Based in New York, Laizer Kornwasser is a mindful and strategic professional who believes thinking outside of oneself is the foundation of becoming an extraordinary leader. However, as stressed throughout his recent TEDx talk, Laizer is a proponent of not only giving but seeking feedback.
With that in mind, Laizer seeks feedback every time he is presented the opportunity — whether that be in his day-to-day activities as President and COO of CareCentrix, or while he is teaching young minds the basics of entrepreneurial leadership at Yeshiva University.
To glean further insight into Laizer Kornwasser's professional background, as well as his passion for leadership, be sure to visit his website.
How To Avoid Burnout When Everyone Relies On You
Entrepreneurship is rewarding, but it comes with its own challenges. When you’re a leader, it can feel like everyone is depending on you as you hold numerous responsibilities, from keeping your employees happy to meeting payroll. This kind of pressure can begin to wear a person down. If you’ve ever felt burnt out, take comfort in knowing that you are not alone. There is a recent mental health crisis in entrepreneurship; in fact, a 2015 study found that entrepreneurs are 50 percent more likely to suffer from mental health issues. In addition, they’re also twice as likely to experience depression and three times as likely to suffer from substance abuse.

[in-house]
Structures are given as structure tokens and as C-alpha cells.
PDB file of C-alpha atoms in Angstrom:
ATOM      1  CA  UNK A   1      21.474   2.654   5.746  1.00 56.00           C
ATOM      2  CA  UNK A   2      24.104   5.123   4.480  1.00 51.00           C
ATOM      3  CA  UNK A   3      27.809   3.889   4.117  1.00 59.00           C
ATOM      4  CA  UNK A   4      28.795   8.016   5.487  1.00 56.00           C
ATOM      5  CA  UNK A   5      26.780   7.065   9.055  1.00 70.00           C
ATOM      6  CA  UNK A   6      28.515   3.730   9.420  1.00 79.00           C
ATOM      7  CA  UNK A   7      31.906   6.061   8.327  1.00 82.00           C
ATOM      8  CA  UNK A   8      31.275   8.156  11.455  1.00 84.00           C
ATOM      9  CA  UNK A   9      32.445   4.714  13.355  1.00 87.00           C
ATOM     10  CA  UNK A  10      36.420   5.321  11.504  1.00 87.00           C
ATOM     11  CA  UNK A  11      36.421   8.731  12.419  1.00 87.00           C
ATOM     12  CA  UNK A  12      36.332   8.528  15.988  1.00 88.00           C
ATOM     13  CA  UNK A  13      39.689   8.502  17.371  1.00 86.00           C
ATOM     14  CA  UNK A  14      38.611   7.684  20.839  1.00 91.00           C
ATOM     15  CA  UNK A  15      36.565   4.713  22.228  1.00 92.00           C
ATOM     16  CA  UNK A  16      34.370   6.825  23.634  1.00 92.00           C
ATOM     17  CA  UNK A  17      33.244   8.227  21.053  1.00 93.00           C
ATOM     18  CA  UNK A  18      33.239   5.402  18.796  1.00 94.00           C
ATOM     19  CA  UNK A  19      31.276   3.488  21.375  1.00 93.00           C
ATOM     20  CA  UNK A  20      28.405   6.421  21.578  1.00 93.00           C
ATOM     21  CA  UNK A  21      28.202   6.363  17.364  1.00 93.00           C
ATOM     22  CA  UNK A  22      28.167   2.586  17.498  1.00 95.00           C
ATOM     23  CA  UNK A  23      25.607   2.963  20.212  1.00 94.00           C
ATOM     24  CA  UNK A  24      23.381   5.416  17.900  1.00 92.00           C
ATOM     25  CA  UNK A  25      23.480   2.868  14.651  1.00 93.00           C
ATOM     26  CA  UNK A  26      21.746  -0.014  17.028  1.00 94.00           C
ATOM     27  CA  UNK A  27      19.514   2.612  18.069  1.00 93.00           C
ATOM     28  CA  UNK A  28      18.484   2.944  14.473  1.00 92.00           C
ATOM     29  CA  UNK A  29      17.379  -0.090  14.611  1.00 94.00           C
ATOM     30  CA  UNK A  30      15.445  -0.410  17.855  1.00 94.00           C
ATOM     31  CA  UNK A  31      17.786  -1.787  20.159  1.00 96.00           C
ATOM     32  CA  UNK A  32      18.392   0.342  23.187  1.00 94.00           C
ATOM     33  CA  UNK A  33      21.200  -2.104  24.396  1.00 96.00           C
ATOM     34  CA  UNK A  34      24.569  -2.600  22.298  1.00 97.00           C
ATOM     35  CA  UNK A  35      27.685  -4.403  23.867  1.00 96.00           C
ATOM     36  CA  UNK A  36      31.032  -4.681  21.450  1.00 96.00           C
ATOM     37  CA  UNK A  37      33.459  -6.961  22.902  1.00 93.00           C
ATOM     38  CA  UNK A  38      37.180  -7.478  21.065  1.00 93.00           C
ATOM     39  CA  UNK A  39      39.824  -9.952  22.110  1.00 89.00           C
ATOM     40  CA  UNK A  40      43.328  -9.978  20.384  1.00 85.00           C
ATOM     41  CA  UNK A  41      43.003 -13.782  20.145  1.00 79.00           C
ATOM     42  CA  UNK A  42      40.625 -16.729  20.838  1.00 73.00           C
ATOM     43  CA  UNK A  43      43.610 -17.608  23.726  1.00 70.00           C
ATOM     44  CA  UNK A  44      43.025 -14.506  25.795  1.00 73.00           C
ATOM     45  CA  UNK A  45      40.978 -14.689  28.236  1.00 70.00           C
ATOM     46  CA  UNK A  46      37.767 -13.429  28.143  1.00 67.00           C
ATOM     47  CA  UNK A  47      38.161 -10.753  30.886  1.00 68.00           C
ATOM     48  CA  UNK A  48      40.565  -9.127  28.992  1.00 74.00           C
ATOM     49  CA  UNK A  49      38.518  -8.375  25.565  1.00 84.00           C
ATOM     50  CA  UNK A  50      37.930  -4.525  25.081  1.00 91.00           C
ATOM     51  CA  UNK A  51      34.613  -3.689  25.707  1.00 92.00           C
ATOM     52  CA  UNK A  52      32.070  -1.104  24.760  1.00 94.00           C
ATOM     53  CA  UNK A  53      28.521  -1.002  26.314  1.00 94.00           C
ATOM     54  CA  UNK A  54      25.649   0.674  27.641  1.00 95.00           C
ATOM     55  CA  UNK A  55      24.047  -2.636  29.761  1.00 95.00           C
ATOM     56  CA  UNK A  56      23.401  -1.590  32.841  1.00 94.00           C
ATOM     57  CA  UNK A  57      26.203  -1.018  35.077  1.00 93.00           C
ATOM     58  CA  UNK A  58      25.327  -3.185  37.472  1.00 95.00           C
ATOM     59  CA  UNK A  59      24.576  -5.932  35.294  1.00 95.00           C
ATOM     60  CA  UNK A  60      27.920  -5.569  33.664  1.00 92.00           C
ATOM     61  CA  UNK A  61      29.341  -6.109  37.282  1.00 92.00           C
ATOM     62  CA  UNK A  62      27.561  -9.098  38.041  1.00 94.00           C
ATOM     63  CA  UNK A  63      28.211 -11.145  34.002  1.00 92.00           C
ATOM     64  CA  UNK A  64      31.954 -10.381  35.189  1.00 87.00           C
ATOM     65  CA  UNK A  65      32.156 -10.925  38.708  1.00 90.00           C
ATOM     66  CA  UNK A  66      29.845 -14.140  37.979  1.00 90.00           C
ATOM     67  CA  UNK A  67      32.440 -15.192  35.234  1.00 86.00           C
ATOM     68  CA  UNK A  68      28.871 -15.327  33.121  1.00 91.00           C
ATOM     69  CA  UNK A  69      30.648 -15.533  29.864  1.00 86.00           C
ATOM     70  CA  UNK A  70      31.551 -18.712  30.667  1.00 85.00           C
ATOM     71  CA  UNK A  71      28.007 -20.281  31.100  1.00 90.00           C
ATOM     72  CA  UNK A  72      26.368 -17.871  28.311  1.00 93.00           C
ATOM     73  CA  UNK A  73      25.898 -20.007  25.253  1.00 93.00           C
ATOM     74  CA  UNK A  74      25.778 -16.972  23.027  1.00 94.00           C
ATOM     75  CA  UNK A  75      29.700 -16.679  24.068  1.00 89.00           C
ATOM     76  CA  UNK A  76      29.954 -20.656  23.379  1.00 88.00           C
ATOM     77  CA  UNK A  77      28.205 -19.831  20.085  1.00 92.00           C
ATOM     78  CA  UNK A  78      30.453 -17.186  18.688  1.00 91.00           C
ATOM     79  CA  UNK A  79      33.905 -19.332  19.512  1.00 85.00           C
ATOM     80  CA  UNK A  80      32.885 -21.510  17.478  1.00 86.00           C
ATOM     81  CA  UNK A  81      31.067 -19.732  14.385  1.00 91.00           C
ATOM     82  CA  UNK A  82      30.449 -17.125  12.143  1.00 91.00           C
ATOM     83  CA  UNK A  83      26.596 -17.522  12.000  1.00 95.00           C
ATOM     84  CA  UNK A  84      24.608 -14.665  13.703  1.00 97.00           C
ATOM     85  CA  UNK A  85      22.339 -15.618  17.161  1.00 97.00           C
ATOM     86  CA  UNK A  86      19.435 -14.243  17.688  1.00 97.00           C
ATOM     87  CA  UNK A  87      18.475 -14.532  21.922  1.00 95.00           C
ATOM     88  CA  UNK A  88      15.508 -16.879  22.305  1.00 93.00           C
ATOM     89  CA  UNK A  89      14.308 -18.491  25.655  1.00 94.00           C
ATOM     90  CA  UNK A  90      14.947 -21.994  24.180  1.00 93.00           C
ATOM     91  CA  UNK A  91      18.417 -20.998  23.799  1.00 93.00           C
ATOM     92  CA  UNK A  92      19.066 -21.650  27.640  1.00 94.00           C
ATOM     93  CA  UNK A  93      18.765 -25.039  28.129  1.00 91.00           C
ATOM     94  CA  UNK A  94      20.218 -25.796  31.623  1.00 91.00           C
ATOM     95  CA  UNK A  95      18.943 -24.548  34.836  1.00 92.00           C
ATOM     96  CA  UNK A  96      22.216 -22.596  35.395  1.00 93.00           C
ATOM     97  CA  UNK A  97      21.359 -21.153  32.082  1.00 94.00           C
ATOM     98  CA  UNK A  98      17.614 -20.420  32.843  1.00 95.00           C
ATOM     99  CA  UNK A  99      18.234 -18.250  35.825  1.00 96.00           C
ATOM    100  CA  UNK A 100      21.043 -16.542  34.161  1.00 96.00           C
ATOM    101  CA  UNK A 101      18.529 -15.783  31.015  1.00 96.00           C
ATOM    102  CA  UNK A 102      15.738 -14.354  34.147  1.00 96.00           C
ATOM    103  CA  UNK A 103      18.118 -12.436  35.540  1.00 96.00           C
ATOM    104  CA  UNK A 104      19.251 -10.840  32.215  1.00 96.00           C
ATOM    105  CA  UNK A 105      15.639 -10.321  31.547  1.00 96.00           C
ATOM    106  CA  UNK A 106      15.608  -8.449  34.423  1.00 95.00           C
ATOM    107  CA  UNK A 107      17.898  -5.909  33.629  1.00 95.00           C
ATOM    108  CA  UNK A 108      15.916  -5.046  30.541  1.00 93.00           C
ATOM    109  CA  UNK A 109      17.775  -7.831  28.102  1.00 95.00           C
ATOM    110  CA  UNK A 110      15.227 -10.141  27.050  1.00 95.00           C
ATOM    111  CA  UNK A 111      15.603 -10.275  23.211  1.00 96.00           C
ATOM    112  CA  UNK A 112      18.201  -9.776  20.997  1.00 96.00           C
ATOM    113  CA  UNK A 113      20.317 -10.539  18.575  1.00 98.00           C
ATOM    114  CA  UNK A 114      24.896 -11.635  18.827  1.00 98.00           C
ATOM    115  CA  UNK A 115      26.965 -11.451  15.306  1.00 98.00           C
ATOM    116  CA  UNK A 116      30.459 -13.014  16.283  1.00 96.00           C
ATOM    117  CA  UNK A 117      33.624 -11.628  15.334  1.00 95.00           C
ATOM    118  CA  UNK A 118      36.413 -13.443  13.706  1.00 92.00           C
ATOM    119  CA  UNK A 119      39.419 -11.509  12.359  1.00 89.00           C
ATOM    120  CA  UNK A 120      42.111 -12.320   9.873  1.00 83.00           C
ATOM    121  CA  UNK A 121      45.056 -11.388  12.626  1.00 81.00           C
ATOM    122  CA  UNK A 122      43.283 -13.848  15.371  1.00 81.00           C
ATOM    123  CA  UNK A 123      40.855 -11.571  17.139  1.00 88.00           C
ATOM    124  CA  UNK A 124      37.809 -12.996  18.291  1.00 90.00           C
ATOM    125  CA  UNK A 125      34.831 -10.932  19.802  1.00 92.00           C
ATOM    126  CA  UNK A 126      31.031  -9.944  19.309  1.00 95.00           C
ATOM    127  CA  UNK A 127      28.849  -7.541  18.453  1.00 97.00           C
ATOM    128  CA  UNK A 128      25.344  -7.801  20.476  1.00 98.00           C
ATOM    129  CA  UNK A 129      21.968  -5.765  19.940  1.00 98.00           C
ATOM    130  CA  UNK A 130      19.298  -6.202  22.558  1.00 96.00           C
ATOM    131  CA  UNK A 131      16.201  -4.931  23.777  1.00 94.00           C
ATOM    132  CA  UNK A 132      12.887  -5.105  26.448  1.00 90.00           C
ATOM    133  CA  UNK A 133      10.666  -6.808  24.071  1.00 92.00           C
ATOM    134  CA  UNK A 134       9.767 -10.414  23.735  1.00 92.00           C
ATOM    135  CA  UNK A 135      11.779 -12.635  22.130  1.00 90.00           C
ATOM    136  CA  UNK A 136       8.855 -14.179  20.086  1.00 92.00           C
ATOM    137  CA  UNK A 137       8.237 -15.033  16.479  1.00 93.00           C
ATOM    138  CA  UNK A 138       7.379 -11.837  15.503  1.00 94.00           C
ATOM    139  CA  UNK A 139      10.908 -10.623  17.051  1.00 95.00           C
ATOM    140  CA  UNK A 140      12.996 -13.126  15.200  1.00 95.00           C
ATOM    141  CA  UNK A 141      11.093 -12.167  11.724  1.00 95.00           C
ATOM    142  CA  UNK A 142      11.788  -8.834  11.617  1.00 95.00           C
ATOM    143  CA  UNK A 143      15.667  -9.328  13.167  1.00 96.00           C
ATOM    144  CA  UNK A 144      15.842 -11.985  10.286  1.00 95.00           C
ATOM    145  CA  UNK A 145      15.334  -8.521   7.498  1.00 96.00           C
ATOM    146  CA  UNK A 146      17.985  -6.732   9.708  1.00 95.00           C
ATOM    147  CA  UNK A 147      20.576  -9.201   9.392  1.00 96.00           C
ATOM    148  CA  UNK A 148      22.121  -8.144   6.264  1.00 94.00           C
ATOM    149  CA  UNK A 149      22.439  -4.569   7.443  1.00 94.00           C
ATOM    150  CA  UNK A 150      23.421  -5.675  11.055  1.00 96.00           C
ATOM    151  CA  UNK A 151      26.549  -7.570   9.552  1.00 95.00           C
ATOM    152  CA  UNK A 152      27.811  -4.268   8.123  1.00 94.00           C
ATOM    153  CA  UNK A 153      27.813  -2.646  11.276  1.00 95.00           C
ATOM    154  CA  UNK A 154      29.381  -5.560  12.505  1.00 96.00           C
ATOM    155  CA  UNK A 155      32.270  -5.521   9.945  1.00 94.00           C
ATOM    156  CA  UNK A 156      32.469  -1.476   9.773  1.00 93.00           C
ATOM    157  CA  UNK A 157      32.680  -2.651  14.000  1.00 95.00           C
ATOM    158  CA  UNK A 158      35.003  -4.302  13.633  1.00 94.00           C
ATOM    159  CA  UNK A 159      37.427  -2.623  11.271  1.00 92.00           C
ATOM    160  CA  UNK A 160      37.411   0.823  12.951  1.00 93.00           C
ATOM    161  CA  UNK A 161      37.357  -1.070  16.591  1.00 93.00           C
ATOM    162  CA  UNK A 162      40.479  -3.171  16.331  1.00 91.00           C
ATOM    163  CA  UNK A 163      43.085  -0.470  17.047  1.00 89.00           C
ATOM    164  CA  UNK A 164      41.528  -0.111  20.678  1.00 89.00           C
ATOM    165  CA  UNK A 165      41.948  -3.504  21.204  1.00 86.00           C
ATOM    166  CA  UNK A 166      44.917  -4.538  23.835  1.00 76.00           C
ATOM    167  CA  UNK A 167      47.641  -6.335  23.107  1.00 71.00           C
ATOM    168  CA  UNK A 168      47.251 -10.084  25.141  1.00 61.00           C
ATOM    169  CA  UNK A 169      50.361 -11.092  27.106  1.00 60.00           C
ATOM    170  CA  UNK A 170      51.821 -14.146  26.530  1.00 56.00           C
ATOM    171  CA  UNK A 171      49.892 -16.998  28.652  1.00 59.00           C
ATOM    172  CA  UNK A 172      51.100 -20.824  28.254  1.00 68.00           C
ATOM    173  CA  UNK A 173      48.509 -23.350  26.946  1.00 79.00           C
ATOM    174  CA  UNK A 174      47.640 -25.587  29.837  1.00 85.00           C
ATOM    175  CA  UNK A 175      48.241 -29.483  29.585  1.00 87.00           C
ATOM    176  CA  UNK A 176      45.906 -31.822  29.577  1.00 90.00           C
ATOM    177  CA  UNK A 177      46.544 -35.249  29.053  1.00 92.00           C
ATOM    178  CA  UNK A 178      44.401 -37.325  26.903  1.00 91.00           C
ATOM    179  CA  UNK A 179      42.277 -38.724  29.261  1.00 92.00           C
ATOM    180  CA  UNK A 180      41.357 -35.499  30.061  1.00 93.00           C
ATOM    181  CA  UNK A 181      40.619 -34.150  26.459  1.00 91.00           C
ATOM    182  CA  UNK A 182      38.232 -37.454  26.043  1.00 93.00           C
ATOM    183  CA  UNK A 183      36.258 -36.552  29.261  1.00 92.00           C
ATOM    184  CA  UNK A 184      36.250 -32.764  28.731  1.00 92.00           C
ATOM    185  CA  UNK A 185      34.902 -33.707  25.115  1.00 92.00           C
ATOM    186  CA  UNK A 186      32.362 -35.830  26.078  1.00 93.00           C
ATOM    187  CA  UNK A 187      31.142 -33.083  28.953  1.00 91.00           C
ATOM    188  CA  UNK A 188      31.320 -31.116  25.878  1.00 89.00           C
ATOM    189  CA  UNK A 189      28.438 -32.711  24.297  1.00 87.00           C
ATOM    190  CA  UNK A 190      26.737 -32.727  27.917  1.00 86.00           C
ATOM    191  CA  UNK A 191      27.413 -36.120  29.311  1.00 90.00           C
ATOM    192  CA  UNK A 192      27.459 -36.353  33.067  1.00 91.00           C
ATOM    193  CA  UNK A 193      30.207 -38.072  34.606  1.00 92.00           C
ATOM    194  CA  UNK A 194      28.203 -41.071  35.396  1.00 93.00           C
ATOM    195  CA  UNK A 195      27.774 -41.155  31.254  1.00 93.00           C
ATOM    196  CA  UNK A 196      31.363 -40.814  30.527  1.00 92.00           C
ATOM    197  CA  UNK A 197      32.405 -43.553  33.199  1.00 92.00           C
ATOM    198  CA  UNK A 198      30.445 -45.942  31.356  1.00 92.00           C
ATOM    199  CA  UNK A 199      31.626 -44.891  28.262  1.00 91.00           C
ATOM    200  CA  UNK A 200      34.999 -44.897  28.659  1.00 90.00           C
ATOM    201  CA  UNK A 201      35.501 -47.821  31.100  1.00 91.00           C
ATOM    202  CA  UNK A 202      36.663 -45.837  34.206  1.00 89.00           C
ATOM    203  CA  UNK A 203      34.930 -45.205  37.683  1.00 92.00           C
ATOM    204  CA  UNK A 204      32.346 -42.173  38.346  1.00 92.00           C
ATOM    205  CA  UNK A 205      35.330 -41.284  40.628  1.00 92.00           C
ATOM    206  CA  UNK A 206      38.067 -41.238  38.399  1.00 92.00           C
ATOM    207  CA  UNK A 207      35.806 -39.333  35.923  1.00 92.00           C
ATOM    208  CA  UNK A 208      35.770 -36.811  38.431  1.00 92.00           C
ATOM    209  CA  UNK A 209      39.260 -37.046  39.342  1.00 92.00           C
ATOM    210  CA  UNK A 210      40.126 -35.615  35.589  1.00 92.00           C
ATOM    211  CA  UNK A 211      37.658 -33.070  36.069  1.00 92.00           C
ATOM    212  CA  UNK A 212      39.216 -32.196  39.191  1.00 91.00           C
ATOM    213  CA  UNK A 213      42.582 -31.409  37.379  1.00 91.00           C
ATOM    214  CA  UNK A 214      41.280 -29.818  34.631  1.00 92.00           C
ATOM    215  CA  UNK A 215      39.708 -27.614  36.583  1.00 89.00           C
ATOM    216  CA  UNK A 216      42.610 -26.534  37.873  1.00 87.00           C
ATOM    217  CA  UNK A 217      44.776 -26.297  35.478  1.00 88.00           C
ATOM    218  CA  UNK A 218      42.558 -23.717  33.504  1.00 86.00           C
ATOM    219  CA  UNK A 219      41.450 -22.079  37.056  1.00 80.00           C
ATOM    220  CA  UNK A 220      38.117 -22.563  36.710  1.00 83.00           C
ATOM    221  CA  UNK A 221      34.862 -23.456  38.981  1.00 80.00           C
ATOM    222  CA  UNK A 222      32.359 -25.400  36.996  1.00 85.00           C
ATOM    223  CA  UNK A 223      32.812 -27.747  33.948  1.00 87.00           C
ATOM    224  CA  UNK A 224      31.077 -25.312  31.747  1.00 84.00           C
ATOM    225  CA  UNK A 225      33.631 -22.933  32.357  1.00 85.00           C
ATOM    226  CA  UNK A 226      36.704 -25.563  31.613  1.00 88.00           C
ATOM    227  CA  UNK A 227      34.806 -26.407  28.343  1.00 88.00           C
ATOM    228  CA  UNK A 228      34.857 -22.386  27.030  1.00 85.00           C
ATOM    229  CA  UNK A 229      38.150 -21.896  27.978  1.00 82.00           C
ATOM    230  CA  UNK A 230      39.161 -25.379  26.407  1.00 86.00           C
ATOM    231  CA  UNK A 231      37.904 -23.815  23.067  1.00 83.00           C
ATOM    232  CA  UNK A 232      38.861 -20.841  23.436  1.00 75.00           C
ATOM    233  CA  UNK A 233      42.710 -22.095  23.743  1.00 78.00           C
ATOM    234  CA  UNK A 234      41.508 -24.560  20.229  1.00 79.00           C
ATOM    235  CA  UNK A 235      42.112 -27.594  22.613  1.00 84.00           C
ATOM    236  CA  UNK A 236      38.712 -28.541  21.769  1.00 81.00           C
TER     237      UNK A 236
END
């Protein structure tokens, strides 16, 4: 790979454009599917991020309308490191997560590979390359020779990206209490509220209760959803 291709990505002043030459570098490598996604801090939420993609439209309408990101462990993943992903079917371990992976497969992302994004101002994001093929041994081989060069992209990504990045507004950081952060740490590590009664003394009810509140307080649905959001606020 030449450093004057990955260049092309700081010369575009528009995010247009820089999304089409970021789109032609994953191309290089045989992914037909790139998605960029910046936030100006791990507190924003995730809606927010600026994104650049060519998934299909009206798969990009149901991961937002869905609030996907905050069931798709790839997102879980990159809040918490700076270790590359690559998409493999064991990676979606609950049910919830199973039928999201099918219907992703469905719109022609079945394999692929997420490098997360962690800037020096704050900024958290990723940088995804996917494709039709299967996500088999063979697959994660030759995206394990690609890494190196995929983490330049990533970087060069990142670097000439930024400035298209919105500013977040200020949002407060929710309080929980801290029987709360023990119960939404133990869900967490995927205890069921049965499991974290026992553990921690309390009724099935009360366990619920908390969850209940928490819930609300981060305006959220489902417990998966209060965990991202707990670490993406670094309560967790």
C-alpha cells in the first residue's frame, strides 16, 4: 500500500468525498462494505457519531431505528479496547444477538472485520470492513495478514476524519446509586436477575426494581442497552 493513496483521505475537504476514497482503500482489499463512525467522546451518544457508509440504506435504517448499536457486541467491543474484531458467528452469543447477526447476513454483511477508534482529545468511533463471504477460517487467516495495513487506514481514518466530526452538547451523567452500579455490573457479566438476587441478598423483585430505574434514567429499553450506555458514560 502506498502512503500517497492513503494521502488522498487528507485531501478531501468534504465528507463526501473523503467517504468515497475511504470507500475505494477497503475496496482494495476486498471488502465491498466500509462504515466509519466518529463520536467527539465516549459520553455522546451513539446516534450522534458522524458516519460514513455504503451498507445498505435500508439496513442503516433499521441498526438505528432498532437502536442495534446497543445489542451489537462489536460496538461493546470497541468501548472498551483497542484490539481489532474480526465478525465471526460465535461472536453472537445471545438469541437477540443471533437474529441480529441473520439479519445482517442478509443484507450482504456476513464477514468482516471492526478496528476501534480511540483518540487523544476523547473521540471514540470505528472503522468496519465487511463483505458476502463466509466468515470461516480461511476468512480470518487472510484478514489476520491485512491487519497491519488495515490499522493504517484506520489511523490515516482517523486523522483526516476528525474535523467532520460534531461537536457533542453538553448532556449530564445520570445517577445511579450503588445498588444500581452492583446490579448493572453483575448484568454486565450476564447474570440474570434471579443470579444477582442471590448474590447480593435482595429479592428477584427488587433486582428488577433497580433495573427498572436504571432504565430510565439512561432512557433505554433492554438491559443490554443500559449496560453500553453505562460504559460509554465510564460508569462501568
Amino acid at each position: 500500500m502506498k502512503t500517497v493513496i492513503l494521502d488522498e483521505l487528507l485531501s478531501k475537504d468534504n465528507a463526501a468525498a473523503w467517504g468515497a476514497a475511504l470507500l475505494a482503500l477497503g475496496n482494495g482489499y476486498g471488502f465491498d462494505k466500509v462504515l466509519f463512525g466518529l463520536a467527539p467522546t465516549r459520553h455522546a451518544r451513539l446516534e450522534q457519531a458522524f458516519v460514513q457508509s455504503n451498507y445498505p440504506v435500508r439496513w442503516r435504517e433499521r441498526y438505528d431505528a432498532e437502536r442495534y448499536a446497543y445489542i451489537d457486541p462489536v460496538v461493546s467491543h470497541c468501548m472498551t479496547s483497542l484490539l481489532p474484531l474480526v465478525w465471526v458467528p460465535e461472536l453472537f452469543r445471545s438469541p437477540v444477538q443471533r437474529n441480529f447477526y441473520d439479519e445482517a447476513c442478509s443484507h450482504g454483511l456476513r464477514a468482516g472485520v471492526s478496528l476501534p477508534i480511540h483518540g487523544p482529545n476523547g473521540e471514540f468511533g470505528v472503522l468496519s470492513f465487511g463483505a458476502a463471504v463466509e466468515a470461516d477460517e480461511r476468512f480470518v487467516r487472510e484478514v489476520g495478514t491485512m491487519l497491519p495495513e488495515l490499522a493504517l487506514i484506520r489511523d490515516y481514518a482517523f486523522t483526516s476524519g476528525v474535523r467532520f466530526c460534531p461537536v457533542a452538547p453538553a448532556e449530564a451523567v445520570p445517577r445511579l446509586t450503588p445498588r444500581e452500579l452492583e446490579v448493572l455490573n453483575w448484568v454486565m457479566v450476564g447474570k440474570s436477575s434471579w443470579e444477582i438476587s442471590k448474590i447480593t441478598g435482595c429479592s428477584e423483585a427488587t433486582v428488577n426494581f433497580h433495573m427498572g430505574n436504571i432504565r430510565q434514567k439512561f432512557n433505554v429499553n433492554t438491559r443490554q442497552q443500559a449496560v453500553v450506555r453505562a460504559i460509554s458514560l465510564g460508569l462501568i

It’s important to take care of your mental health, especially when you feel that many people, from your investors to your family, are relying on you. Here are a few tips for protecting your mental health and avoiding burnout.
Create Non-Negotiable Personal Time
It pays to keep a work-life balance. Focusing too much on work can lead to work responsibilities taking over to catastrophic proportions. Whatever you value outside of work deserves your time. Just like in investing, it’s good to have a diversified portfolio, so you too should diversify your time investments in something other than just work. This way, if work doesn’t go as you had planned, you don’t lose sight of who you are outside of your business.
Ask For Help